12

This bugged me for a long time, and I assumed that there were better ways. And there are! Mostly notably you want to introduce the coals to more of your friend, Mr. Oxygen! Plight of firefighters everywhere and friend of blacksmiths, increased oxygen will start the coals much much faster. Three easy ways to accomplish this: Hairdryer! Just hook up your ...


11

Many people have strong opinions on when to apply a rub -- some say to allow at least a few hours and preferably overnight. Others literally apply it as they are putting them in the smoker/oven. Since people do it both ways and both claim to end up with terrific, moist ribs, whatever effect this might have is probably small. It may change aspects of the "...


11

Last time I did one it was an overnight proposition, sources I find recommend planning on 24 Hours for a 150lb Kalu-a-que. A pig roasted in the ground, Hawaiian or Kalua style, can take 12 hours if done right and if it is filled with fruits and vegetables it can take 16 hours or longer. If your pig is a purchased commercially (from a local farmer or ...


10

There are several studies linking foods cooked at high temperatures, and especially charred foods, to an increased risk of cancer. So far these studies have only been conducted on animals, so there is no conclusive proof that it has the same effect on humans, but as humans are animals, it would seem at least possible. The National Cancer Institute has a ...


10

No, it isn't possible to over soak wood chips, chunks, planks, or any other size that you want to throw on the grill (within reason, I wouldn't soak them for weeks because the water would get scummy). In fact, the directions given often grossly underestimate optimal soaking time. I assume this is because the manufacturer doesn't want to scare people off by ...


10

You can use any non-poisonous wood you like. Every wood has a different heat and smoke profile. "Soft woods" like birch will generally burn very hot for a short time, so OK for sausages, small meat cuts, and small vegetables, but not so good for large meat cuts, roasts, or for BBQ'ing covered for the full smoke effect as you will most likely need to re-...


10

Please, Please, Please do not try to do indoor smoking without equipment made for it. It is Dangerous! DANGEROUS Devices that use open flame inside your house take advantage of a chimney to let the smoke out. Pizza ovens are just funky shaped fireplaces. In a fireplace, the hot fire causes the smoke and nasty gasses to rise up the chimney, drawing in ...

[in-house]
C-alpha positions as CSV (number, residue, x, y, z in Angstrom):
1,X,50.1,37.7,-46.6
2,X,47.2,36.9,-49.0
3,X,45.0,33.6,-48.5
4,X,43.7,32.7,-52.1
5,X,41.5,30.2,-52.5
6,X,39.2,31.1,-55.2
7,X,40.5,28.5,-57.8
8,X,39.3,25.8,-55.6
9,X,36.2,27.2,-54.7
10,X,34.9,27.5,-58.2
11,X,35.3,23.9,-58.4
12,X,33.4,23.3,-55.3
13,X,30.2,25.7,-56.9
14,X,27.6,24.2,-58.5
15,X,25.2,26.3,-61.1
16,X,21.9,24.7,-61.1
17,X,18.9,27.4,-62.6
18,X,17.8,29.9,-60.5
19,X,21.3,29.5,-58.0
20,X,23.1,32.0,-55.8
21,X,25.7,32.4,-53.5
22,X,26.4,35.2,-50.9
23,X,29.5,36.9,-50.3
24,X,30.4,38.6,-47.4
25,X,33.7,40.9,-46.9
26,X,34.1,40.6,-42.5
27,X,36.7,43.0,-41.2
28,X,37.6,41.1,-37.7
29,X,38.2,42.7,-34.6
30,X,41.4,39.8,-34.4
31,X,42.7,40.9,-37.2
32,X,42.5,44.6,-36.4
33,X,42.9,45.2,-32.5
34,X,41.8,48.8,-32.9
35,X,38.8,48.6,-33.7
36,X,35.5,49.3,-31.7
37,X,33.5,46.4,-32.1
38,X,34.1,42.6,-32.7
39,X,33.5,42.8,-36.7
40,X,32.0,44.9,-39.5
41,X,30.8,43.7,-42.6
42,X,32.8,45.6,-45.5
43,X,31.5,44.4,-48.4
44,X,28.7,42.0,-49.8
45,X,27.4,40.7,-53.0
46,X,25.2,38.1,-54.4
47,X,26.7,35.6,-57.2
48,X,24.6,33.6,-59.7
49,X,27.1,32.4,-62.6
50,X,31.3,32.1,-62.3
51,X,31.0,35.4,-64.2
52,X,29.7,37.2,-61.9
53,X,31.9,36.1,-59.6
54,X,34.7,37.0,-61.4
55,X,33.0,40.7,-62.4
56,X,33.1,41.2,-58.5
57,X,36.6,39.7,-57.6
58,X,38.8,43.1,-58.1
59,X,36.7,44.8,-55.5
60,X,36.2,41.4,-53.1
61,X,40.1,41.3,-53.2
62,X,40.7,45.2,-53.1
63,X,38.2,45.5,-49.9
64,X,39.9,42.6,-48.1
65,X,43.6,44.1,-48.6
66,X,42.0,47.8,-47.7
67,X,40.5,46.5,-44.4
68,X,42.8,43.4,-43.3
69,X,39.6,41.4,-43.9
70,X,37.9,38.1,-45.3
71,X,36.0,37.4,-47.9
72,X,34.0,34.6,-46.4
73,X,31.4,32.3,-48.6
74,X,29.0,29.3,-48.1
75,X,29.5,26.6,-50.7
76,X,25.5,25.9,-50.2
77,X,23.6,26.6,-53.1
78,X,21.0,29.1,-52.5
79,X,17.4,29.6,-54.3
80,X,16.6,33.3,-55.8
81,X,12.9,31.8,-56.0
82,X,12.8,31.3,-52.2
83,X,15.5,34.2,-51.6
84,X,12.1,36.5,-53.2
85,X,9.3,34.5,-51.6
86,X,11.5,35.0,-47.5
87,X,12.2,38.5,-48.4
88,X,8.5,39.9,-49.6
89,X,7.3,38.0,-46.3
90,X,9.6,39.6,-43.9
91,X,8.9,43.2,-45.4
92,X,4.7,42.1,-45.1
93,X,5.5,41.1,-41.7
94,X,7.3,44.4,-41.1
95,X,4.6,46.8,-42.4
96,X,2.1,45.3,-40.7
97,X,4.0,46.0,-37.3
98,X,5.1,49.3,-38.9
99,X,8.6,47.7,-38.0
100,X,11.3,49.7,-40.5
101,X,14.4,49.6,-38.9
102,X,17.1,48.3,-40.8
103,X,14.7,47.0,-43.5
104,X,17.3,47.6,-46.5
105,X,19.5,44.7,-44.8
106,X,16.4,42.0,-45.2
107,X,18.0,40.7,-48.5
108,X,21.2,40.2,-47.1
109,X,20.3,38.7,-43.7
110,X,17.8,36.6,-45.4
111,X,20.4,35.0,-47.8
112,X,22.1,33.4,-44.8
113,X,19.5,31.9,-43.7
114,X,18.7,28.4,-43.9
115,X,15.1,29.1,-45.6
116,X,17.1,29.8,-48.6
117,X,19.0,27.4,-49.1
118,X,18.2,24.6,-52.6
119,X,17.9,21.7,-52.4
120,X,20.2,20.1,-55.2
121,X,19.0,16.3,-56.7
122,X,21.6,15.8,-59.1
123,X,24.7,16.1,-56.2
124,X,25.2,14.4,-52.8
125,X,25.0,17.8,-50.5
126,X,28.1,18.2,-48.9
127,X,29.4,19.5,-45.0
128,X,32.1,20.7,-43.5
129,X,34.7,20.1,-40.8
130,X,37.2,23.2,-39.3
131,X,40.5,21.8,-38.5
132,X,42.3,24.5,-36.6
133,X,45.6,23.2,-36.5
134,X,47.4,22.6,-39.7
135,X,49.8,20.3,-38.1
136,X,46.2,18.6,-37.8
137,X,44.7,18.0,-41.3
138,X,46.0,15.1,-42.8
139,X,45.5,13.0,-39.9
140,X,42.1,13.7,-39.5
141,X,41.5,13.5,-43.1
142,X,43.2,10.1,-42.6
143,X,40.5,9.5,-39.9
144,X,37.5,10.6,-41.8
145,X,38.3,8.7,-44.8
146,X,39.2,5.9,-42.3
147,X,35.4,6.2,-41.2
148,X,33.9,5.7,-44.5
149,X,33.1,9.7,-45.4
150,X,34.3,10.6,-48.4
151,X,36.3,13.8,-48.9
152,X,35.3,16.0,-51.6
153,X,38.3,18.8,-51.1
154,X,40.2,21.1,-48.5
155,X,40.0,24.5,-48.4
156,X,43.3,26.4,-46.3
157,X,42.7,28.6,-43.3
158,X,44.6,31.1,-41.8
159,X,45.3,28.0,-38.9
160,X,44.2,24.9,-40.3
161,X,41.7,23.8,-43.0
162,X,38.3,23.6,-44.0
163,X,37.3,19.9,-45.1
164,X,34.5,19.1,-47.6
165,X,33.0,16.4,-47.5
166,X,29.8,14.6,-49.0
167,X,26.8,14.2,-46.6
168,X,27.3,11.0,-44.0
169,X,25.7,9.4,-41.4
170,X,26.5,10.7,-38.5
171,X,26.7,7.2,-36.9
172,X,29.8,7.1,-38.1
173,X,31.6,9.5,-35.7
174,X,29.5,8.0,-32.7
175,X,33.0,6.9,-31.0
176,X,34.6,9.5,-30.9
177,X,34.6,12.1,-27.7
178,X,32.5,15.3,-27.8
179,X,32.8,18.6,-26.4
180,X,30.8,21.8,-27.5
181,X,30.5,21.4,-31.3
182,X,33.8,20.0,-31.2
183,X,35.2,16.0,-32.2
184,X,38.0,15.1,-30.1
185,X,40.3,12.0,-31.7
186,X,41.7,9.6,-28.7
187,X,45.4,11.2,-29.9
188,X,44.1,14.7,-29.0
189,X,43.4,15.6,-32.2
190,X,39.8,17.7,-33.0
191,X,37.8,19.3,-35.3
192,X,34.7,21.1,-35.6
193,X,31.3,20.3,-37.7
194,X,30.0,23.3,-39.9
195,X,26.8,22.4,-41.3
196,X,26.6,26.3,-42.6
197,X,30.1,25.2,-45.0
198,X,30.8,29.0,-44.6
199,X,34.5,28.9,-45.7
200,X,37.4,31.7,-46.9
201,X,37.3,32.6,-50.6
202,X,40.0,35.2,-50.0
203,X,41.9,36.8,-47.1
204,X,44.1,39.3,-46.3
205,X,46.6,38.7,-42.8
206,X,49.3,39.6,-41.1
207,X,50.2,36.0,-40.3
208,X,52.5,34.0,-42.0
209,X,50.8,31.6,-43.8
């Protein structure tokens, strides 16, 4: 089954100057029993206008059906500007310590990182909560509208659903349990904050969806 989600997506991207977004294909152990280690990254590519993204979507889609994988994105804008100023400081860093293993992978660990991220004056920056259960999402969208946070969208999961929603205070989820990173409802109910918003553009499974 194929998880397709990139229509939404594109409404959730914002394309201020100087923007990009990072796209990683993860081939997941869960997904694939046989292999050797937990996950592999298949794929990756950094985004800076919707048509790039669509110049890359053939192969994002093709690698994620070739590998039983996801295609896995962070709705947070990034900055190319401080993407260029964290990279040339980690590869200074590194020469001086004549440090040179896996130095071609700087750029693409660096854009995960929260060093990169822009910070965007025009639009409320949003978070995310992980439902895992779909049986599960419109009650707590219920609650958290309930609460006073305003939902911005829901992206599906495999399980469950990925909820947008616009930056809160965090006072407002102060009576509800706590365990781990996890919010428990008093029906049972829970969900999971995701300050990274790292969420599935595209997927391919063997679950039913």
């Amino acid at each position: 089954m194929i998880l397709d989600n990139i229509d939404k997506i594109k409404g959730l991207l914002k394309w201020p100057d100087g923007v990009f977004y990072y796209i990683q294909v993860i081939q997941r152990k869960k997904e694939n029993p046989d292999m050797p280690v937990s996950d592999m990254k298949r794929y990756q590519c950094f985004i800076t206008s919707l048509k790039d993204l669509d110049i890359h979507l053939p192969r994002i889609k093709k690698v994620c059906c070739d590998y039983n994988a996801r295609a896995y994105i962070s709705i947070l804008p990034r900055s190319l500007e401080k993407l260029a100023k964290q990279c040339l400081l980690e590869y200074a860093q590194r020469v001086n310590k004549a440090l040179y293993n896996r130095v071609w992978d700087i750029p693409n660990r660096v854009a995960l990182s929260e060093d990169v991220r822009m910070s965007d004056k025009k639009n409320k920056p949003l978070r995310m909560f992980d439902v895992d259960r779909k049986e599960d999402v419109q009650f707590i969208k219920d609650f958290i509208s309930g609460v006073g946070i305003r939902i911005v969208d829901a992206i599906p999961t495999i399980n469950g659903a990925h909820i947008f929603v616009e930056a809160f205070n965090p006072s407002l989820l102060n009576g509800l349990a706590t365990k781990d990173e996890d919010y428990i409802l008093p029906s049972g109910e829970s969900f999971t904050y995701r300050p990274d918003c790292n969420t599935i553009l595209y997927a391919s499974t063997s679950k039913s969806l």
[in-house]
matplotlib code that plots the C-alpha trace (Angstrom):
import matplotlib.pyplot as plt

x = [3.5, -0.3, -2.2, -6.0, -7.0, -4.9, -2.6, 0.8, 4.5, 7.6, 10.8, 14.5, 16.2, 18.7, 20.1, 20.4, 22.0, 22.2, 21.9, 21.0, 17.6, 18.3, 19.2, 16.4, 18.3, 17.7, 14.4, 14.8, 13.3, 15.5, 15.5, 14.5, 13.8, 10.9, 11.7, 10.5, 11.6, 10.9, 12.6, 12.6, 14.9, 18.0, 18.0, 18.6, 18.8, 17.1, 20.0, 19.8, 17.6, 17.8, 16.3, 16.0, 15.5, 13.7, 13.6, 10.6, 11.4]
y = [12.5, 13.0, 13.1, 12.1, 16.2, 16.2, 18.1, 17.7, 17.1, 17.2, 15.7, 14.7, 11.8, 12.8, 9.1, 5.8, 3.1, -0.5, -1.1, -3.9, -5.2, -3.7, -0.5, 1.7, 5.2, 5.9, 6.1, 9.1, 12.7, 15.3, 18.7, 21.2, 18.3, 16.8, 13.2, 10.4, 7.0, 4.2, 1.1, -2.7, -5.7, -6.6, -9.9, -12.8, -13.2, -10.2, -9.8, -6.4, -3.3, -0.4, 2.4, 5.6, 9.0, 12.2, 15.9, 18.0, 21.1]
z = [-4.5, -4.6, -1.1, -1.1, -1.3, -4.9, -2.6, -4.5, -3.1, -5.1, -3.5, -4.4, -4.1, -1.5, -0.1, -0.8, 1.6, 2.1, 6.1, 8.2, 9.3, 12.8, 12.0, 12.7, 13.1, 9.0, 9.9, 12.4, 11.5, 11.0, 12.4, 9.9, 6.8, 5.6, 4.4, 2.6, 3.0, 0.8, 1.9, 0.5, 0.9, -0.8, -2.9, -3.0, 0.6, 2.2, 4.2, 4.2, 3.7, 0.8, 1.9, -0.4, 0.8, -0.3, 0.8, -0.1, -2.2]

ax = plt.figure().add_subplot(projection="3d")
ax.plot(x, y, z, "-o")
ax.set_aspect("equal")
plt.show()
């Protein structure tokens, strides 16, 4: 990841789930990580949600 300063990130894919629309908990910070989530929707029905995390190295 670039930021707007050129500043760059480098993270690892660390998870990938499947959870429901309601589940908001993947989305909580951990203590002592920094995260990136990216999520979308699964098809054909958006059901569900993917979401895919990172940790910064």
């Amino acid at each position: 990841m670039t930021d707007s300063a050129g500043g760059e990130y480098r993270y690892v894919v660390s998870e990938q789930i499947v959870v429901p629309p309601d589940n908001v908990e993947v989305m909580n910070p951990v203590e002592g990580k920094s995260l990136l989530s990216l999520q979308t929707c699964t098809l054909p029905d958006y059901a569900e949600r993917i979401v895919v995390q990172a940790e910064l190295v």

9

Basically, what you need to do is create a baffle that distributes the smoke further into the main chamber. Checkout the mod #3 in this PDF for a CharGriller Smokin' Pro modification. http://www.deejayssmokepit.net/Downloads_files/CharGrilleMods.pdf You can do this same thing with tin foil if you're on the low budget plan.


9

You can save yourself the waste of making double, while preventing cross-contamination, by using one hand (clean) to scoop and sprinkle, and one hand (dirty) to direct the spice falling, pat/tamp, and rub the spices. Typically I begin by applying a "glue" (previously I have used honey and mustard, once I was vegan I went with just mustard; both worked well ...


9

From what I can tell you're generally on the right track here. From what you've said, there are probably just a few issues. tough/dry/rough. Believe it or not not cooking long enough could be the problem here. You want your brisket to get in that 190-200 range, this will cause the connective tissue to break down and make it very nice. The other possibility ...


9

I would look for cuts which can stand marination, and marinate them. Onglet (Hanger), Bavette, and Flank steak come to mind. The type of cut I'm thinking of tends to have a ropier texture, and be more highly-flavored, pungent, than the fine cuts. Still give them a high heat, to just well-done or slightly under, and give a longer resting time in an only-just ...


9

That cut of beef is OK for 'low and slow' however, you did not provide 'low and slow.' At 300, even wrapped, the internal temperature gets high enough that it will expel moisture. This is happening at the tissue/cellular level, so the wrapping won't stop that. The thing that could have helped is to keep it wrapped and let it cool to almost room temperature....


9

I BBQ whole fish or fish filets with or without skin quite regularly. You suspect the BBQ was too hot, but usually BBQs are not hot enough (unless you were REALLY hot and over like 800F?). Make sure grill is clean and apply oil to the grill and to the fish. Put fish skin side down on the BBQ until crispy and flip fish until cook to your desired temp. It ...


8

There are some sauce recipes where you need to thicken them to the point where they'd stay on whatever it is you're grilling. If you didn't cook them down, they'd have the consistency of a marinade, and just drip off. Sometimes you need to evaporate out some of the moisture, but other times you're actually creating chemical changes ... cooking sugar to a ...